Cumbria Chamber of Commerce has submitted written evidence to the House of Commons’ Business, Energy and Industrial Strategy Select Committee, which is investigating the impact of coronavirus on businesses and workers.
Chamber Chief Executive Rob Johnston said: “We’ve told the Committee it would be a fatal error for the Government to pull support for businesses once coronavirus restrictions are relaxed.
“There won’t be a return to normal in the foreseeable future.
“For example, when retail and hospitality businesses are allowed to reopen, will they have to operate at reduced capacity to observe social distancing? Will customers want to eat out, go on holiday, visit the theatre or use public transport? Will consumers return the high street or prefer to shop online?
“Our coronavirus survey, completed by more than 500 businesses, reveals that 72 per cent believe they are at risk of going under within six months.
“Government interventions will be required for many more months if we are to avoid a high level of insolvencies.
“The Job Retention Scheme, which pays 80 per cent of the salaries of employees who cannot work, is the business equivalent of a life-support machine. Once it’s switched off, there’s a danger that many of these people will lose their jobs.”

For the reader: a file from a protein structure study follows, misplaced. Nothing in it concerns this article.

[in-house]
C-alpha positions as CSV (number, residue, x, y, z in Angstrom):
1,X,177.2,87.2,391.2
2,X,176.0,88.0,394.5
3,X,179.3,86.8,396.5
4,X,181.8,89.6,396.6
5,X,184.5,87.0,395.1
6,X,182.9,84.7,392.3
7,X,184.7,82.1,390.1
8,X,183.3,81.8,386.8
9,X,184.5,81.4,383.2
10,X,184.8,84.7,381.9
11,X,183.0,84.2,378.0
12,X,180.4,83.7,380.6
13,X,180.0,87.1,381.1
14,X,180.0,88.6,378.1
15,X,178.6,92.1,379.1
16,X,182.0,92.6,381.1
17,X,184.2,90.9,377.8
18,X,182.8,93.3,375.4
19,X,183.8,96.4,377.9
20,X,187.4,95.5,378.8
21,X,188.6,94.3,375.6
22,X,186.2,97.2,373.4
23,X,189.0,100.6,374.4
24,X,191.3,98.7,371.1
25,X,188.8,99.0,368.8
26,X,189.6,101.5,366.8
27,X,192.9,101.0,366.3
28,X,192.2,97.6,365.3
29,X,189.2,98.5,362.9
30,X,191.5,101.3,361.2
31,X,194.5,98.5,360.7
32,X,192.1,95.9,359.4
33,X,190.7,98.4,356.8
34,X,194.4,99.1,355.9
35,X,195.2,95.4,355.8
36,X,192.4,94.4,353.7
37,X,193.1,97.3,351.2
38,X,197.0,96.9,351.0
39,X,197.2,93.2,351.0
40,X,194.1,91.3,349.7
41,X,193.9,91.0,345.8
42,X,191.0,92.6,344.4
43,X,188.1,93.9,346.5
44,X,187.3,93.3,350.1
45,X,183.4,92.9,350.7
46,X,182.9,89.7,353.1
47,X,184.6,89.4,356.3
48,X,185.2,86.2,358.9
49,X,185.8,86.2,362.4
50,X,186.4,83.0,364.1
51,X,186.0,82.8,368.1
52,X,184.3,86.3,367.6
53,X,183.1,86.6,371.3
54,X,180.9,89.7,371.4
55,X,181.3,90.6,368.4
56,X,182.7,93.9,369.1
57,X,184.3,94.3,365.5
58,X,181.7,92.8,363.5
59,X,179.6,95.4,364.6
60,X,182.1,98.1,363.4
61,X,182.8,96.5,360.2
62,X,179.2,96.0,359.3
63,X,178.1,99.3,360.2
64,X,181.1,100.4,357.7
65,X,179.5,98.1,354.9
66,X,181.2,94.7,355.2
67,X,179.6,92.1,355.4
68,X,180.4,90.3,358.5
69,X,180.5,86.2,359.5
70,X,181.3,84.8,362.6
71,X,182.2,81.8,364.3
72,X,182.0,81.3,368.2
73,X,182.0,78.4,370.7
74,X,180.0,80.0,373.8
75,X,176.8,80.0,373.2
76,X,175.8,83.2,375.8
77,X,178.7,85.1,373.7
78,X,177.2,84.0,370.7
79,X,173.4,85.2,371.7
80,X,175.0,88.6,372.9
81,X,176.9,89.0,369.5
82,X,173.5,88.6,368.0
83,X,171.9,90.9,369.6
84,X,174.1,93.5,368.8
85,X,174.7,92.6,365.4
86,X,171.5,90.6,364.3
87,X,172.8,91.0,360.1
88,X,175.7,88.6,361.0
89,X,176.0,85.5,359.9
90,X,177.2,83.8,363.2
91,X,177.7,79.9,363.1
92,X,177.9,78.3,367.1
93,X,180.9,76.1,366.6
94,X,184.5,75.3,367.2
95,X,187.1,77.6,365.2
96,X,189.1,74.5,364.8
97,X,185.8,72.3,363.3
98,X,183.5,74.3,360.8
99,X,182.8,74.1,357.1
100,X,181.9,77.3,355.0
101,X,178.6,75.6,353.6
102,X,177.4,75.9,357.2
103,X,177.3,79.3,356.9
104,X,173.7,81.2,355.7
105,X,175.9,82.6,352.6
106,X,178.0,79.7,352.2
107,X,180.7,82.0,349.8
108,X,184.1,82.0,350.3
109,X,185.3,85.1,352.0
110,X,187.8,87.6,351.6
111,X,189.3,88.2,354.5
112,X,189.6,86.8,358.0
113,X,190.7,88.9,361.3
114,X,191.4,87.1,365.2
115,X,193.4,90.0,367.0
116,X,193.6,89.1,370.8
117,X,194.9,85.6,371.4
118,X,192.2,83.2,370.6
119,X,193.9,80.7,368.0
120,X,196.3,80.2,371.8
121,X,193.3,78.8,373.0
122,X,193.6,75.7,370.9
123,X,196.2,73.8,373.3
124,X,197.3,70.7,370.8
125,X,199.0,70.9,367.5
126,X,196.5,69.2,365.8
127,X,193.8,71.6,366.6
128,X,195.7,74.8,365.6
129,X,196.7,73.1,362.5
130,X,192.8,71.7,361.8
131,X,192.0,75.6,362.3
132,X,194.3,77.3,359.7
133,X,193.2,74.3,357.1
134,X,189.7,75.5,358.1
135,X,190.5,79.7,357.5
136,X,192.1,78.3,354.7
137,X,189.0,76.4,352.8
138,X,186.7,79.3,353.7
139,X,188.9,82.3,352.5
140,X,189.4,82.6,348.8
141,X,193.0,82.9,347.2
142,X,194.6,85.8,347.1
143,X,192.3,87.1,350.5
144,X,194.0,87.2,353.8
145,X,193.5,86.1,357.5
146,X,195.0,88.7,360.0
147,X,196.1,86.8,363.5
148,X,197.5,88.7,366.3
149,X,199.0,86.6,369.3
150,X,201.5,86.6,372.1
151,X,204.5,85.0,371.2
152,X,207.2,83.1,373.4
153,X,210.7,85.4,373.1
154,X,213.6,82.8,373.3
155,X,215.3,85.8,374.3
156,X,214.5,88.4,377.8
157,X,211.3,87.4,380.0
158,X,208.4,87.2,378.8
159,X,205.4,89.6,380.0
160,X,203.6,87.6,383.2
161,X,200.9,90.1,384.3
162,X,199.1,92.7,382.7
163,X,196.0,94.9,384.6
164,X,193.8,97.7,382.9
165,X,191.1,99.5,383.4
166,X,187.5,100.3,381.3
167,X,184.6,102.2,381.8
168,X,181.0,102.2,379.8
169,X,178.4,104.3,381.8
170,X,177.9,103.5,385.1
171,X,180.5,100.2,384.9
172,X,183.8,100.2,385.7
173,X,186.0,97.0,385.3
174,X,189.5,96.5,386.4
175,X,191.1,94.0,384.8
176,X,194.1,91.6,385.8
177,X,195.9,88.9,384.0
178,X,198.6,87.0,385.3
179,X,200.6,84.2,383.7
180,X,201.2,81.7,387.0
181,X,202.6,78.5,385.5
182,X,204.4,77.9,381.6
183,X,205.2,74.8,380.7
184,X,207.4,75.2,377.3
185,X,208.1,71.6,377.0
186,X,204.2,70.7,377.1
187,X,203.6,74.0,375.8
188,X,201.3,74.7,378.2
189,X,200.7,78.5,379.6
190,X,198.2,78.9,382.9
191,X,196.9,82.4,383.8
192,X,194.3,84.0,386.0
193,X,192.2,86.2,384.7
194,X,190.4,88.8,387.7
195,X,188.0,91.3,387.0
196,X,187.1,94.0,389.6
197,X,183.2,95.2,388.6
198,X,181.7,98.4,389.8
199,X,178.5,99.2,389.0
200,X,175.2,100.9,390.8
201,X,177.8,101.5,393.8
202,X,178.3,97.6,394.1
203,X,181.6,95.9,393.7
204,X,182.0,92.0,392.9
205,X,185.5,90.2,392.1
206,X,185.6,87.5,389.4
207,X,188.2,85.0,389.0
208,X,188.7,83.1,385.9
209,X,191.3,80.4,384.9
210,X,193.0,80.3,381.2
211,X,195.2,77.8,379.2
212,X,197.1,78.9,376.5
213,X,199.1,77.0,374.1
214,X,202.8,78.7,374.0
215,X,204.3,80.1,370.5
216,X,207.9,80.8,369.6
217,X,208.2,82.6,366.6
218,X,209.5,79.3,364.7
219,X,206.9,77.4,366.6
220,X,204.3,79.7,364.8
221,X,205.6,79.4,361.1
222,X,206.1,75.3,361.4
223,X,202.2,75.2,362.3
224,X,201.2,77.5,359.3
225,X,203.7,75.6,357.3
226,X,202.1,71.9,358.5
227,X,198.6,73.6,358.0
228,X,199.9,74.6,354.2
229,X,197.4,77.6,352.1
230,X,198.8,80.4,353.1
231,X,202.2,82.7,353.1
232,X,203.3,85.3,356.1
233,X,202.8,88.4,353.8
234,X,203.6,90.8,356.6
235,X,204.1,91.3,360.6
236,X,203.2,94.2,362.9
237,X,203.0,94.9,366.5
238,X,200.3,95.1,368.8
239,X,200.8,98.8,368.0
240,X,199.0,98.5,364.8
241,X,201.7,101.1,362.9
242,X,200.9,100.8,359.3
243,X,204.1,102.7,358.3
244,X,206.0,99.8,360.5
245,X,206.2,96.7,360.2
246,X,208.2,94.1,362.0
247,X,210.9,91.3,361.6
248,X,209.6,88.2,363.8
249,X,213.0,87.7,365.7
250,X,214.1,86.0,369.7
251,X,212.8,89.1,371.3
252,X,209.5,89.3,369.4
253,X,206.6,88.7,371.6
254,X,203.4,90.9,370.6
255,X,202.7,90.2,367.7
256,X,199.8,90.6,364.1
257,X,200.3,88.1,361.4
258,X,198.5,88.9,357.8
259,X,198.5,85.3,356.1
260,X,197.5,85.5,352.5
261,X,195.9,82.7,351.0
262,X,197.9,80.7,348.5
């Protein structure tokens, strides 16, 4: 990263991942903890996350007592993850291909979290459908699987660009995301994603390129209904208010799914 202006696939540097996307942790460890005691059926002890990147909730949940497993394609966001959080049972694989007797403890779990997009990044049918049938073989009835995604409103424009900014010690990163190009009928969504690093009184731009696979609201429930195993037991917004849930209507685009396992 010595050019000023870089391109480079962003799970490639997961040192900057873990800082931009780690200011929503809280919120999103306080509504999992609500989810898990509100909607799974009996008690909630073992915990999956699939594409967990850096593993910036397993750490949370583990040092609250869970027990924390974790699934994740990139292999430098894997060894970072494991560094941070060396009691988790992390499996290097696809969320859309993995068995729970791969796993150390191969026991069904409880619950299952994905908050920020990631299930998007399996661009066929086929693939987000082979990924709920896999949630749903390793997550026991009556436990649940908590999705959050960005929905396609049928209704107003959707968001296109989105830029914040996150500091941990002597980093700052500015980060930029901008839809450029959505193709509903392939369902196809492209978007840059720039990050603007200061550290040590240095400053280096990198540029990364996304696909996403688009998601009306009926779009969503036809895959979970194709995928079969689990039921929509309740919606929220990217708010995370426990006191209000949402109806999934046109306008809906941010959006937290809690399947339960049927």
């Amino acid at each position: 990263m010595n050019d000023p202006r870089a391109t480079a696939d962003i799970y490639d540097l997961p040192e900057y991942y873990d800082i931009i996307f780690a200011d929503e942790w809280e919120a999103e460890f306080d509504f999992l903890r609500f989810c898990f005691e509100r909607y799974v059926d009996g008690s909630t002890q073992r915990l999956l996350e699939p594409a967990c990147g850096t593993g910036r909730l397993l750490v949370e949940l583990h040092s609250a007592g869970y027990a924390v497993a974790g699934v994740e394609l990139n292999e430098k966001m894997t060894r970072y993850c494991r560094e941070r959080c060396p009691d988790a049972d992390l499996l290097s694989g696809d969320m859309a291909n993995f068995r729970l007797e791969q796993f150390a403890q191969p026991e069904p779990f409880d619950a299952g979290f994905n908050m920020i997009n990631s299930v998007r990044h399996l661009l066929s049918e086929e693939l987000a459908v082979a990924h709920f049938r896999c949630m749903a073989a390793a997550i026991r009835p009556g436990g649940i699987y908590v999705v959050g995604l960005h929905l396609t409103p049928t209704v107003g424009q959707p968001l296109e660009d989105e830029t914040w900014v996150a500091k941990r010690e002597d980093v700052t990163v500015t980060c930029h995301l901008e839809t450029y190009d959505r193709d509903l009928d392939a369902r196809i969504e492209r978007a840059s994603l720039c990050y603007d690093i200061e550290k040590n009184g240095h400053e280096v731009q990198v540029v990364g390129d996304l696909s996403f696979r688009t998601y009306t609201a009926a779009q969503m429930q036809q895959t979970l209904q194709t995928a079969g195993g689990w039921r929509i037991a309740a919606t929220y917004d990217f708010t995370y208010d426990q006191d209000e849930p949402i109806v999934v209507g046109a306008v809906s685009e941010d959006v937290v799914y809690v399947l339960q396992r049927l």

The Chamber’s submission identifies 12 gaps in the Government’s support package. Plugging these would help thousands of businesses that fail to qualify for grants or business rate relief or who struggle to access loans.
Rob added: “We flagged up other issues, such as rising pension scheme deficits and the difficulties auditors will have in signing off accounts on a going concern basis. We’ve also suggested refinements to the Government’s coronavirus support package. We’ve asked for grants to help businesses observe social distancing guidance, for example a manufacturer that needs to reconfigure its production lines.
“And we’ve put the case to extend the Job Retention Scheme beyond June and to make it more flexible to allow employers to retain staff on reduced hours with furlough payments covering the days employees are not working.”